Quality System Processes without Documented Procedures

Mark Meer

Trusted Information Resource
#1
This thread went on a bit of a tangent discussing procedureless processes. Highly recommend checking it out as BevD's description of Toyota's assembly process without procedural documentation should be fascinating to anyone - like myself - who is ensconced in the documentation-as-a-means-of-control paradigm. :read:

I thought it might be worthwhile starting a dedicated thread for discussing procedureless (or procedure-minimizing) strategies & philosophy.

Barring explicit requirements for procedure (regulatory, customer, standards), what do people think of the idea of not documenting procedures/work-instructions, whenever possible?

Hypothetically, if a company's records/data indicate everything working effectively, and personnel, if interviewed, demonstrate knowledge/competency of their role & process, is there any value in having documented procedures?

In the aforementioned thread we were talking specifically about assembly processes (incl. training & equipment control), but could this philosophy also be applied to all processes? Would this also work for purchasing, complaint handling, design & development, etc.? Why have any procedures at all if everyone - by way of knowledge & expertise - already knows what to do?

Can anyone attest to operating quality system processes with no documented procedures? Are there any challenges/concerns?
 
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Marcelo

Inactive Registered Visitor
#2
The need for documentation in a process should be verified during process planning (where you define requirements for a process) as a requirement or not for the process (for example, if you use a quality plan for a process, one of the questions the plan need to answer is - do the process need a documented procedure? - see, for example, examples at the annex of ISO 10015).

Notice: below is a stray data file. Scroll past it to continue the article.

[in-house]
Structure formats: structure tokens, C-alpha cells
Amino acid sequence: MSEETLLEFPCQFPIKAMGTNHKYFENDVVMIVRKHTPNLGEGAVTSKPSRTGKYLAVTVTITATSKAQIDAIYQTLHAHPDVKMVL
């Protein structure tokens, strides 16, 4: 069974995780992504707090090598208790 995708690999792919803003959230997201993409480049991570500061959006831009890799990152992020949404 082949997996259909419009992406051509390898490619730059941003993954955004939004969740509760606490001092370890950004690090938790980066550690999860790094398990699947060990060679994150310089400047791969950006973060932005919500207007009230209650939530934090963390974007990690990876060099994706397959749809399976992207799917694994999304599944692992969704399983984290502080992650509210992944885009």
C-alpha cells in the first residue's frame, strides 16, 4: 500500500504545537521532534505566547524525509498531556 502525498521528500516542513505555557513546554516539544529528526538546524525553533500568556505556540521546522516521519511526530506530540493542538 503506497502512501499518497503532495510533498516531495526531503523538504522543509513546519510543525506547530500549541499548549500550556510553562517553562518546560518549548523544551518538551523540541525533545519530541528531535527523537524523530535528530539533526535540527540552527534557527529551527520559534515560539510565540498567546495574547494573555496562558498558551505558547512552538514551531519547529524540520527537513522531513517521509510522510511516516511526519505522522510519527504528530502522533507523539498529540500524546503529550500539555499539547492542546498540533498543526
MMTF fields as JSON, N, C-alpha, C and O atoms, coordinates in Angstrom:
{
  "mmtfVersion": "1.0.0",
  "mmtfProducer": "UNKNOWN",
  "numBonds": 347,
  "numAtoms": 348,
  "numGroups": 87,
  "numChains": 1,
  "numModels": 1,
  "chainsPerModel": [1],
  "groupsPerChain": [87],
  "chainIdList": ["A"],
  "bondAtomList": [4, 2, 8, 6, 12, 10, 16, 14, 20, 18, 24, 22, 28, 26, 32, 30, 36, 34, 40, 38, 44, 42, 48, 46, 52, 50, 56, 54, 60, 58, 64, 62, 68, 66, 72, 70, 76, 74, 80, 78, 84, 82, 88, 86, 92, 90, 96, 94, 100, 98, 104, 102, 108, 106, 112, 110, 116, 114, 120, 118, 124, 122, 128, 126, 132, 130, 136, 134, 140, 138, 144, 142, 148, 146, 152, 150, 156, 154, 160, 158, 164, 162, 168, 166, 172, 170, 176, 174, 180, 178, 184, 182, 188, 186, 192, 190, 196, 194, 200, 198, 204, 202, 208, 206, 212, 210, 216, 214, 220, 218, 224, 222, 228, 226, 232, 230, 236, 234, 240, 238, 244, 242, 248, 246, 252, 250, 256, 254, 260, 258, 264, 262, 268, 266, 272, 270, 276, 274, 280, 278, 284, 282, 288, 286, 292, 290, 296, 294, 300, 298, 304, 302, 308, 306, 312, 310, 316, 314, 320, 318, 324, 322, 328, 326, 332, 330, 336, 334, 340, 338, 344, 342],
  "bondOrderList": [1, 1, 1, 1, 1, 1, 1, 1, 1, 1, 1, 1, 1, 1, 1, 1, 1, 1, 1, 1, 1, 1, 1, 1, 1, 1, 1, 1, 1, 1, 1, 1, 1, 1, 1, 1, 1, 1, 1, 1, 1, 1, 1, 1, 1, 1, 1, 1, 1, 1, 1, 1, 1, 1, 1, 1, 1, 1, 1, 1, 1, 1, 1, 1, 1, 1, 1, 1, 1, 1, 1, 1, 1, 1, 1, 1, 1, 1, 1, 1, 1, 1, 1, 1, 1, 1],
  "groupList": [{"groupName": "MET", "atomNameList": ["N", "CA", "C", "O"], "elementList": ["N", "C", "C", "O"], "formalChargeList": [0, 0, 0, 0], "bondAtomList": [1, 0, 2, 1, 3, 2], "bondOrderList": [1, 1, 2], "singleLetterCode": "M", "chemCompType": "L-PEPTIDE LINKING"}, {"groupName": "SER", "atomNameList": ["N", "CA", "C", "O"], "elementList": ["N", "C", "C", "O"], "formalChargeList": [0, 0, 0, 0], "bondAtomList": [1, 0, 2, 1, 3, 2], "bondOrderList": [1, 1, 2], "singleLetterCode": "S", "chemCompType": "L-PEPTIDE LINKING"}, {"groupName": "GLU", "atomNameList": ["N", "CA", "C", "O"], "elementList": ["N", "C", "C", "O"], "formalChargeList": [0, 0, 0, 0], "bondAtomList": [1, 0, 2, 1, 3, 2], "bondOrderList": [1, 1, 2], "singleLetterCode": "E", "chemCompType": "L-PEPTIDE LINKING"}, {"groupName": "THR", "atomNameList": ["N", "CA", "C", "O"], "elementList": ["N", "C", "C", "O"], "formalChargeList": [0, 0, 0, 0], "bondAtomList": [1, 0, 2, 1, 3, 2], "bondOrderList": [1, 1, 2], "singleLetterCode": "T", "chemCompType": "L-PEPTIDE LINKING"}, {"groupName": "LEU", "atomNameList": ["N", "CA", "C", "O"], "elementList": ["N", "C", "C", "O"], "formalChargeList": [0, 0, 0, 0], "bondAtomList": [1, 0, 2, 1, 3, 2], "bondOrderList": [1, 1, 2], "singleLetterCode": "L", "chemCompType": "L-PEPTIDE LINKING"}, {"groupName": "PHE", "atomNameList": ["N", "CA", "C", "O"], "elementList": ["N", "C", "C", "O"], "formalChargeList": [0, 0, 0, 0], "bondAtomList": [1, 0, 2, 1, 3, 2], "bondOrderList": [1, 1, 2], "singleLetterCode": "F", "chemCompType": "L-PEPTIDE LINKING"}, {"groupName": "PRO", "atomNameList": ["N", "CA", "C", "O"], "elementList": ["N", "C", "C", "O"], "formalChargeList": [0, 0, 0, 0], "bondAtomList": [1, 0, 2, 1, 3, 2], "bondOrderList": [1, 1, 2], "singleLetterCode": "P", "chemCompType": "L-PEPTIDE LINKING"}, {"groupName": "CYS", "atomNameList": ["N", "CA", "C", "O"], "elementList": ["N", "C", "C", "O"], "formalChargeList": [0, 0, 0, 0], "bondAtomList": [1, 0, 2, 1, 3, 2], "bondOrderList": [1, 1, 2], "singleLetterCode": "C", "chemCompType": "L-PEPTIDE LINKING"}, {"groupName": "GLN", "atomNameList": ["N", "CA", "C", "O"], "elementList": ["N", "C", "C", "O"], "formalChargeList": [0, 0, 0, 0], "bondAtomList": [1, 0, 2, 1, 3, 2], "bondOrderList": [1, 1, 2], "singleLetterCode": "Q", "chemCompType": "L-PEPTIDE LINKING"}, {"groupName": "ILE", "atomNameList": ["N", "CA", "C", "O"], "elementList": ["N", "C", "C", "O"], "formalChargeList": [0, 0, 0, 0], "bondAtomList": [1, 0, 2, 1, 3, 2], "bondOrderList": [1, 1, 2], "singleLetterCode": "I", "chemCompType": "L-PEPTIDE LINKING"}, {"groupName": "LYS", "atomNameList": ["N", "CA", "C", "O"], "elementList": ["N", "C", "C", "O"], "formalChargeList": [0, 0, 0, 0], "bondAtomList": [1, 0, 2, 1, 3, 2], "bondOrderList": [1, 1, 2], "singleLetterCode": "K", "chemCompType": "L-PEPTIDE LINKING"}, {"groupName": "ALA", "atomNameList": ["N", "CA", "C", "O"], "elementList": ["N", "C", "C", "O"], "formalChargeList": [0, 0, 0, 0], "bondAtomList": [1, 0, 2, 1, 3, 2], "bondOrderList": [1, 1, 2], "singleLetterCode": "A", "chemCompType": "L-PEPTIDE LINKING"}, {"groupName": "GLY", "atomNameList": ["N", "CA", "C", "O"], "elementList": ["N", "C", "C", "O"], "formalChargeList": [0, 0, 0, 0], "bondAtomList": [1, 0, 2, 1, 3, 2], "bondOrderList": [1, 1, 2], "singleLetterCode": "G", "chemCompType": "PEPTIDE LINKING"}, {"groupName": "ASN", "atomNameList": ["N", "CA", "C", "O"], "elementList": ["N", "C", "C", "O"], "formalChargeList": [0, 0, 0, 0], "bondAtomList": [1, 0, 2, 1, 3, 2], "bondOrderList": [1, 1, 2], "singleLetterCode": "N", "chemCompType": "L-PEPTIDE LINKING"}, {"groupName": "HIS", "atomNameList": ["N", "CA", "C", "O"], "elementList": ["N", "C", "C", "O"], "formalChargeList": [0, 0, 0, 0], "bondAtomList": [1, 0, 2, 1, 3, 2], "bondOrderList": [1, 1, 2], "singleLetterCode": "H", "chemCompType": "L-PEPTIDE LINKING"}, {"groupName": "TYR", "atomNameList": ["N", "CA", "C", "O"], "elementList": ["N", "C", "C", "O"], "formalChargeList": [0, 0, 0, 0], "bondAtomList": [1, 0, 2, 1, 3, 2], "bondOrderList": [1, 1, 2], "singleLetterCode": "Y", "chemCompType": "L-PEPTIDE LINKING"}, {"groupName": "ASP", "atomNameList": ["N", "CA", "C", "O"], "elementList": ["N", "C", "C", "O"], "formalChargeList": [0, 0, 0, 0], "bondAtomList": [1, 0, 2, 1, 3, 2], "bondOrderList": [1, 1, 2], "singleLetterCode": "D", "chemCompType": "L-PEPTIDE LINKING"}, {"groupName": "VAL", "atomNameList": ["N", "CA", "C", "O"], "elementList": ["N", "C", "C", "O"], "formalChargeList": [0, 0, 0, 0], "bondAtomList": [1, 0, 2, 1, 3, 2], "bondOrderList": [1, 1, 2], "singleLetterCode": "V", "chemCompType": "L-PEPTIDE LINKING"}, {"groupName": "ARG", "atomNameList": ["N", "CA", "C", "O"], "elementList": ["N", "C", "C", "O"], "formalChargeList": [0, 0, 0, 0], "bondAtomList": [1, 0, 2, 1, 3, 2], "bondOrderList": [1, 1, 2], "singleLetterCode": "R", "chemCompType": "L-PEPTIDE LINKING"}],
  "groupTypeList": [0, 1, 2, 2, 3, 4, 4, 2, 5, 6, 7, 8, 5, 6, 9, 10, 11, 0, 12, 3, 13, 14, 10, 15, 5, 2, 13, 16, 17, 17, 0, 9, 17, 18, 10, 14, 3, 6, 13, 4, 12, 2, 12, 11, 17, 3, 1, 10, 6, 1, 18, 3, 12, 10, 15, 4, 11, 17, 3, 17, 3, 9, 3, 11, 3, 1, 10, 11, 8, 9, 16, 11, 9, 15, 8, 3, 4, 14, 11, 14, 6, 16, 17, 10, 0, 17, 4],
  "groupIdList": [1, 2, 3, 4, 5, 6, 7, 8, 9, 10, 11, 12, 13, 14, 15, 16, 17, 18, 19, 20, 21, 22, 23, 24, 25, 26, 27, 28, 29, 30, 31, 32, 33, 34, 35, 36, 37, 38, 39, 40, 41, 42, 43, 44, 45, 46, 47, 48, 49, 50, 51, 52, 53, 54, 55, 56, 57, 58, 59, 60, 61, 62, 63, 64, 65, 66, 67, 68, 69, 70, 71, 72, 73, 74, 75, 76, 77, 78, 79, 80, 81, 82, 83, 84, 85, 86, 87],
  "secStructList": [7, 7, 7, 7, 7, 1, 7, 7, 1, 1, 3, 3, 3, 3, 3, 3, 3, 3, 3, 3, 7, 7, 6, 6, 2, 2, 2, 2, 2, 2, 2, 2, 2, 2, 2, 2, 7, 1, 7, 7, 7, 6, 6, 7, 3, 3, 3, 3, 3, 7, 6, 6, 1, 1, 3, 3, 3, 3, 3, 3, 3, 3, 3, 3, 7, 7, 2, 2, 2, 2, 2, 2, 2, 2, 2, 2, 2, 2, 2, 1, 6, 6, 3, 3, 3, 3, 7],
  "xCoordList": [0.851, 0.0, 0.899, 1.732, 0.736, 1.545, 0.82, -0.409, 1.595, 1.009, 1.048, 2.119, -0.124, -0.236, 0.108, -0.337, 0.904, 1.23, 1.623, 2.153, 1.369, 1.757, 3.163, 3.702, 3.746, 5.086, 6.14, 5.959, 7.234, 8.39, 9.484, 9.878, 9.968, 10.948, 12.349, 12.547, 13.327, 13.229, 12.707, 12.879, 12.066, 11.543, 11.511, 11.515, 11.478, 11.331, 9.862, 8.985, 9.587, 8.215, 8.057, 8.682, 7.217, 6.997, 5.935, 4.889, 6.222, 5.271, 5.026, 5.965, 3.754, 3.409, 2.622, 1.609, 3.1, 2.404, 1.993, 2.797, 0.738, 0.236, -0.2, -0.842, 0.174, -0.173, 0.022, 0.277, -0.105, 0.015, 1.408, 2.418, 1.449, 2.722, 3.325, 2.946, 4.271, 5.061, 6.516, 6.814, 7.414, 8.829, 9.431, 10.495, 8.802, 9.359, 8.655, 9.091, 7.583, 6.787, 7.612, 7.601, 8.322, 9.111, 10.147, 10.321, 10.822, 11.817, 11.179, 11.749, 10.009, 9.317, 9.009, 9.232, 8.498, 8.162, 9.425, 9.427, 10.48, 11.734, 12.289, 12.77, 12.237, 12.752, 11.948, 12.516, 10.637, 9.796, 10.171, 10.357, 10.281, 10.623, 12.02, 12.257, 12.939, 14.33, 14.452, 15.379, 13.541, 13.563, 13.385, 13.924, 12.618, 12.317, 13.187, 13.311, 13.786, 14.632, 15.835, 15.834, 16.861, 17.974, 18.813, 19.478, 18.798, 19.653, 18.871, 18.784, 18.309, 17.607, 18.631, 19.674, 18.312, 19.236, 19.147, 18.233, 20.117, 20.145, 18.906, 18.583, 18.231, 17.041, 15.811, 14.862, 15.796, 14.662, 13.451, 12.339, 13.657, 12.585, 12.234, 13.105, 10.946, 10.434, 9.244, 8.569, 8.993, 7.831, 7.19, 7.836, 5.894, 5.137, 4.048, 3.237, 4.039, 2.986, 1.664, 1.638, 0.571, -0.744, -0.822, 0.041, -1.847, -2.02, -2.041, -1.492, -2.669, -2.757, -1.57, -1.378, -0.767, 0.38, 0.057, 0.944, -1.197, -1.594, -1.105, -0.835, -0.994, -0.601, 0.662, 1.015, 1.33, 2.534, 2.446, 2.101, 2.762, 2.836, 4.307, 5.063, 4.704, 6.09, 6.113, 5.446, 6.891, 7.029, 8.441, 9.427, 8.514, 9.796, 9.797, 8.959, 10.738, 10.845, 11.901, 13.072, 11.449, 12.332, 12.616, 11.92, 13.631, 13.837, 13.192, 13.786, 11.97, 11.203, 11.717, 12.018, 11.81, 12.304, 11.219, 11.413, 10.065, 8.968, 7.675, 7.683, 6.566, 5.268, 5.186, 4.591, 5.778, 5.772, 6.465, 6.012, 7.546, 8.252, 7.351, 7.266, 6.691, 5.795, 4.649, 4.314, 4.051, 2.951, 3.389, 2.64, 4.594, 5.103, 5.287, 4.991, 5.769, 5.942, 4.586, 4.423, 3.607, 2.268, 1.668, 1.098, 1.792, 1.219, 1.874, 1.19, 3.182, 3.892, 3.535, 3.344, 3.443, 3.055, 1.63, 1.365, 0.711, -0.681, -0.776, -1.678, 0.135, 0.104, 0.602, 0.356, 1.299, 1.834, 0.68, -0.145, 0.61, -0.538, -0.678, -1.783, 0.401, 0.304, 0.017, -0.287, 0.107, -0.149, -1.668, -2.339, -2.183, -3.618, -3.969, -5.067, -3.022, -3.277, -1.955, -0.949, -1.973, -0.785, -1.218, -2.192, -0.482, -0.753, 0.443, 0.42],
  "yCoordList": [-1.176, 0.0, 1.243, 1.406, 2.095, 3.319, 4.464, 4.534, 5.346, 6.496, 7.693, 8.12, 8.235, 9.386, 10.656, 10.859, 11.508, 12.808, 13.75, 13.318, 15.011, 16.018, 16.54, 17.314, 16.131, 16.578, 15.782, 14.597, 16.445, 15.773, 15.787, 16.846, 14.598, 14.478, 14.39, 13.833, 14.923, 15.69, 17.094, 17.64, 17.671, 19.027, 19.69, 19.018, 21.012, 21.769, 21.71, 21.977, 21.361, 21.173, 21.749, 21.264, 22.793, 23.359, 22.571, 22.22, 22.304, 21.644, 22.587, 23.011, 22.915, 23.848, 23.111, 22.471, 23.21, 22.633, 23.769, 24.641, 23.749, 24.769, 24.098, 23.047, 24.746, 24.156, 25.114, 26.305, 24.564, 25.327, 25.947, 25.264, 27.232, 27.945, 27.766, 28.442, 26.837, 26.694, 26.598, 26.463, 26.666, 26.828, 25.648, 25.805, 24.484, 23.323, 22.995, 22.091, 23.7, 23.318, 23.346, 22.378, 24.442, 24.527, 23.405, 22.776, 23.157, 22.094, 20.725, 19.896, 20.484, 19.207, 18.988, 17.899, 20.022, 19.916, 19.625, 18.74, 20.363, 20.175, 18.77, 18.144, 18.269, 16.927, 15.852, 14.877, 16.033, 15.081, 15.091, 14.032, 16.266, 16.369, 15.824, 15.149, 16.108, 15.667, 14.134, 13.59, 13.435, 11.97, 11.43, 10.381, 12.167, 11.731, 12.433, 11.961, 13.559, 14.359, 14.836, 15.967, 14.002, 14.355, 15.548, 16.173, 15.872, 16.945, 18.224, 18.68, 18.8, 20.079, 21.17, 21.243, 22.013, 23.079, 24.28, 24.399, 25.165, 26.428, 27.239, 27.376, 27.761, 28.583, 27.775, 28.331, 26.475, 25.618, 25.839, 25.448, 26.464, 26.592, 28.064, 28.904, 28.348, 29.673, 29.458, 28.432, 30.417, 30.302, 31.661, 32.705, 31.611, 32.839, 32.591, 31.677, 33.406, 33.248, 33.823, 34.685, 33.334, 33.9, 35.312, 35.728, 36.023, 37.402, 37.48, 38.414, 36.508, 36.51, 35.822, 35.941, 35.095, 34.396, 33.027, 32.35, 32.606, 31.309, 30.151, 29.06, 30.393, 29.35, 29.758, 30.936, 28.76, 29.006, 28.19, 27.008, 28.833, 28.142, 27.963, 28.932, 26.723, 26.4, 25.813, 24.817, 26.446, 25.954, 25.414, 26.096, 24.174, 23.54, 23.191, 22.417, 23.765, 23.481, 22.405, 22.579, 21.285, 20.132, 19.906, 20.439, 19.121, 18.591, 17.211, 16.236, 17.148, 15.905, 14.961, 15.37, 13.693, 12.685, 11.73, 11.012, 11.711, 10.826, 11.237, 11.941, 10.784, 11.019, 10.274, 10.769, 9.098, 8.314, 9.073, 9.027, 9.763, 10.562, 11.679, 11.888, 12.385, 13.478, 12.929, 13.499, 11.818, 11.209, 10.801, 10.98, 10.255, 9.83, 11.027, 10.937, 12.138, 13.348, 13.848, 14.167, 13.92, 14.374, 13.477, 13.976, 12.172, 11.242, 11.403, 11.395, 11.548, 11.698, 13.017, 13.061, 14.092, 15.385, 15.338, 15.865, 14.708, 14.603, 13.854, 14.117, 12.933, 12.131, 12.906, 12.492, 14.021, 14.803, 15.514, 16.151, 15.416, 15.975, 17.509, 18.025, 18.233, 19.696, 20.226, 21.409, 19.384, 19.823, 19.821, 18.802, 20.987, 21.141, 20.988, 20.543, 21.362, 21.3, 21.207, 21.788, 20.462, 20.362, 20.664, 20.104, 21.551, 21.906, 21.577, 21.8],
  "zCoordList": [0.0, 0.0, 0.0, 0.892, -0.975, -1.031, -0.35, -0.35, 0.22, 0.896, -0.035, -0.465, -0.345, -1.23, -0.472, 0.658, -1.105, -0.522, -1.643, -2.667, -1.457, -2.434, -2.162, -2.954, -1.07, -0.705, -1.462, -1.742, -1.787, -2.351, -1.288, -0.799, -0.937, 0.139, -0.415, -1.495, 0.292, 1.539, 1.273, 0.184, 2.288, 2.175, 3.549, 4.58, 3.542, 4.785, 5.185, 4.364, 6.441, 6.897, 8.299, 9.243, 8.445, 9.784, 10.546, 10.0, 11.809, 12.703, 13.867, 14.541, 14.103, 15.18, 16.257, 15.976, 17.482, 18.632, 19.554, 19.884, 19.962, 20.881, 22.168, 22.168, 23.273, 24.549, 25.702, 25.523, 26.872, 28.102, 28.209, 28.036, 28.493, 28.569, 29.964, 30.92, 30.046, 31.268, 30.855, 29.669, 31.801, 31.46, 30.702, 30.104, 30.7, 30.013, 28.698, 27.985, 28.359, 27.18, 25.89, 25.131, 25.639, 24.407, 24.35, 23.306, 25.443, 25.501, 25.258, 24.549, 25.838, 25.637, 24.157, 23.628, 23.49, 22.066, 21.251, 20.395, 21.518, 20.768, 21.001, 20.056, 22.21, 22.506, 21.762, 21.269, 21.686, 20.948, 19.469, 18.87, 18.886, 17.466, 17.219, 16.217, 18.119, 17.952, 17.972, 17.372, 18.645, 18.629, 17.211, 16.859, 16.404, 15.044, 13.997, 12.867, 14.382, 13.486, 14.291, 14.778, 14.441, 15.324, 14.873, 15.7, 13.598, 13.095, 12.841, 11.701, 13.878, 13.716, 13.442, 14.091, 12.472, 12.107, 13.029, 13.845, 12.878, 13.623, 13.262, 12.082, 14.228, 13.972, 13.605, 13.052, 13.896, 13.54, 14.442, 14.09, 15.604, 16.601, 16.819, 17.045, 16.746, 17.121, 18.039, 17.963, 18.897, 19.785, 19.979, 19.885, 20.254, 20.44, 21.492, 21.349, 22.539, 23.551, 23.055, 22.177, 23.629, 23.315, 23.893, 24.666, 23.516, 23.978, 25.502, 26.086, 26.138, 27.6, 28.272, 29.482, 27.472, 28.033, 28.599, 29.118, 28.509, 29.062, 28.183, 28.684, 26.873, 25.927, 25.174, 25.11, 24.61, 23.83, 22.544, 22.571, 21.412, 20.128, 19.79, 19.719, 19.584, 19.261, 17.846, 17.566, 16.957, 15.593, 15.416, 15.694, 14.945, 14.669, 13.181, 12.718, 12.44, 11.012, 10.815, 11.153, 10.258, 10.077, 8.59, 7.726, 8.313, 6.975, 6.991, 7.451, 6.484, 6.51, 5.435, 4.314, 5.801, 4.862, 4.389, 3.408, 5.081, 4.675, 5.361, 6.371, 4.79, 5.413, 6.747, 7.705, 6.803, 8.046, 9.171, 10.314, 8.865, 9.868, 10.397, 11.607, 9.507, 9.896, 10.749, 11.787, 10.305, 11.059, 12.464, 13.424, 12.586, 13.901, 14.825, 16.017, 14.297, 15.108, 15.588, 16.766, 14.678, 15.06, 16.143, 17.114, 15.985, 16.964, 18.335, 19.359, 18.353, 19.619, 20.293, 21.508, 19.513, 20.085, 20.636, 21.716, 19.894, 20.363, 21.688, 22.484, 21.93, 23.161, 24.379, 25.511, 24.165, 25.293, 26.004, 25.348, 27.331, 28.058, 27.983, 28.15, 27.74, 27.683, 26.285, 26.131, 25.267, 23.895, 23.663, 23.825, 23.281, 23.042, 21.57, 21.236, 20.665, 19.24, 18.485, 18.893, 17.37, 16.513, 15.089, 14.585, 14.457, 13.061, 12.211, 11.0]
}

There's an ISO 9001 Auditing Practices Group about "auditing systems with minimum documentation" (this was created for ISO 9001:2008, and unfortunately I cannot find the link to ir right now), that mentioned that the need for a documented procedure is related to the fulfillment of the objectives for a process, meaning, if you can consistently fulfill the objectives without a documented procedure, you do not need the documented procedure. This makes sense.
 

somashekar

Staff member
Super Moderator
#6
Any documented procedure is to aid the consistent, correct and complete performing of any procedure. It could be so good that the same can be effectively used for the training, but it will still fall short of the "How to" do detailing. The documented procedure can more clearly be documenting the "What to" do detailing, keeping sequence of steps and testing stages defined within.
It will certainly work for purchasing and other said procedures too.
Talking of purchasing for example., if the documented procedure mentions comparing quotations to narrow down, its stating WHAT to be done. I am yet to see a purchasing procedure detailing HOW to compare quotations. This comes from the knowledge and experience.
I can mention in my welding procedure the correct sequence of welding, likewise in soldering etc.. Major part of HOW is still coming from Validation and operator qualification.
Therefore, documented procedure in itself is not like all or none. I can get away from the documented procedure, if I can see the required levels of operations maturity.
Well, a complete explosion diagram of a photocopier assembly can be my documented procedure, however it will fall short without competency. When competency is established, this diagram is no more a documented procedure, but its an assembly explosion diagram.
 

Mark Meer

Trusted Information Resource
#7
...if you can consistently fulfill the objectives without a documented procedure, you do not need the documented procedure. This makes sense.
So, you would not have concerns regarding the hypothetical case of data/records indicating all is well, but no documented procedures at all?